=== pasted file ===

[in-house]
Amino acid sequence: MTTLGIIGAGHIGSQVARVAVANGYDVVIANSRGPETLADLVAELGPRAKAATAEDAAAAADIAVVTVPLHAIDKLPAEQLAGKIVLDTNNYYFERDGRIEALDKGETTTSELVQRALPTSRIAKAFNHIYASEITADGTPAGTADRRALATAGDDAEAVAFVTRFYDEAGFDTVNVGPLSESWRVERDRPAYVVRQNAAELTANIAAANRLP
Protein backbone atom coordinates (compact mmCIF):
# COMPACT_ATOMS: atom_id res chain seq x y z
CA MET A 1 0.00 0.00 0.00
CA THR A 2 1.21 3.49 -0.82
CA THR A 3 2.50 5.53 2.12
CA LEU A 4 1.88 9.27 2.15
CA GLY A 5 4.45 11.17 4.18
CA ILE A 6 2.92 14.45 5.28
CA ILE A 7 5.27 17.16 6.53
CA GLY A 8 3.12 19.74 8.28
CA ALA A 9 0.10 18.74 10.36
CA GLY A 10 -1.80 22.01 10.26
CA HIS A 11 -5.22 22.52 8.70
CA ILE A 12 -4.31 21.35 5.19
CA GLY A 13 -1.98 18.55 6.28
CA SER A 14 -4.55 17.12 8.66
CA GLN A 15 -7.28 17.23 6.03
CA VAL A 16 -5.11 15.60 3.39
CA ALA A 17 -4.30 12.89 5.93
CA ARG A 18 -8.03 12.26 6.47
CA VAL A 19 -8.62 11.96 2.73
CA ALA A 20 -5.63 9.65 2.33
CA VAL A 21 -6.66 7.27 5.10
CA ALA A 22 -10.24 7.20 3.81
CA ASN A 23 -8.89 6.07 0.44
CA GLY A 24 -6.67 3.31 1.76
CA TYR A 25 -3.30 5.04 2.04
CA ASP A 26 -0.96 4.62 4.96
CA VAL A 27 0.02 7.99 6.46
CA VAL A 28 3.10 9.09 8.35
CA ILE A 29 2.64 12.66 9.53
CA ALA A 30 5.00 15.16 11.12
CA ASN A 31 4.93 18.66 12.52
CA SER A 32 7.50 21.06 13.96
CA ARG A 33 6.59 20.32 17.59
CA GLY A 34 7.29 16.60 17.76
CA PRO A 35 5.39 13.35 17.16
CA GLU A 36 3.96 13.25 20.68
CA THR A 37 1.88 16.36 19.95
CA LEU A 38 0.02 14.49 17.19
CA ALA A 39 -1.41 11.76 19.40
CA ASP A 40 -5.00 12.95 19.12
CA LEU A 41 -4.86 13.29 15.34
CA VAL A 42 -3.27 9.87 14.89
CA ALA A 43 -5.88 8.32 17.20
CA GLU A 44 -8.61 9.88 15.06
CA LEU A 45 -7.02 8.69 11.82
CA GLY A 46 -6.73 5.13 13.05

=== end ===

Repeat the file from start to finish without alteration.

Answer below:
[in-house]
Amino acid sequence: MTTLGIIGAGHIGSQVARVAVANGYDVVIANSRGPETLADLVAELGPRAKAATAEDAAAAADIAVVTVPLHAIDKLPAEQLAGKIVLDTNNYYFERDGRIEALDKGETTTSELVQRALPTSRIAKAFNHIYASEITADGTPAGTADRRALATAGDDAEAVAFVTRFYDEAGFDTVNVGPLSESWRVERDRPAYVVRQNAAELTANIAAANRLP
Protein backbone atom coordinates (compact mmCIF):
# COMPACT_ATOMS: atom_id res chain seq x y z
CA MET A 1 0.00 0.00 0.00
CA THR A 2 1.21 3.49 -0.82
CA THR A 3 2.50 5.53 2.12
CA LEU A 4 1.88 9.27 2.15
CA GLY A 5 4.45 11.17 4.18
CA ILE A 6 2.92 14.45 5.28
CA ILE A 7 5.27 17.16 6.53
CA GLY A 8 3.12 19.74 8.28
CA ALA A 9 0.10 18.74 10.36
CA GLY A 10 -1.80 22.01 10.26
CA HIS A 11 -5.22 22.52 8.70
CA ILE A 12 -4.31 21.35 5.19
CA GLY A 13 -1.98 18.55 6.28
CA SER A 14 -4.55 17.12 8.66
CA GLN A 15 -7.28 17.23 6.03
CA VAL A 16 -5.11 15.60 3.39
CA ALA A 17 -4.30 12.89 5.93
CA ARG A 18 -8.03 12.26 6.47
CA VAL A 19 -8.62 11.96 2.73
CA ALA A 20 -5.63 9.65 2.33
CA VAL A 21 -6.66 7.27 5.10
CA ALA A 22 -10.24 7.20 3.81
CA ASN A 23 -8.89 6.07 0.44
CA GLY A 24 -6.67 3.31 1.76
CA TYR A 25 -3.30 5.04 2.04
CA ASP A 26 -0.96 4.62 4.96
CA VAL A 27 0.02 7.99 6.46
CA VAL A 28 3.10 9.09 8.35
CA ILE A 29 2.64 12.66 9.53
CA ALA A 30 5.00 15.16 11.12
CA ASN A 31 4.93 18.66 12.52
CA SER A 32 7.50 21.06 13.96
CA ARG A 33 6.59 20.32 17.59
CA GLY A 34 7.29 16.60 17.76
CA PRO A 35 5.39 13.35 17.16
CA GLU A 36 3.96 13.25 20.68
CA THR A 37 1.88 16.36 19.95
CA LEU A 38 0.02 14.49 17.19
CA ALA A 39 -1.41 11.76 19.40
CA ASP A 40 -5.00 12.95 19.12
CA LEU A 41 -4.86 13.29 15.34
CA VAL A 42 -3.27 9.87 14.89
CA ALA A 43 -5.88 8.32 17.20
CA GLU A 44 -8.61 9.88 15.06
CA LEU A 45 -7.02 8.69 11.82
CA GLY A 46 -6.73 5.13 13.05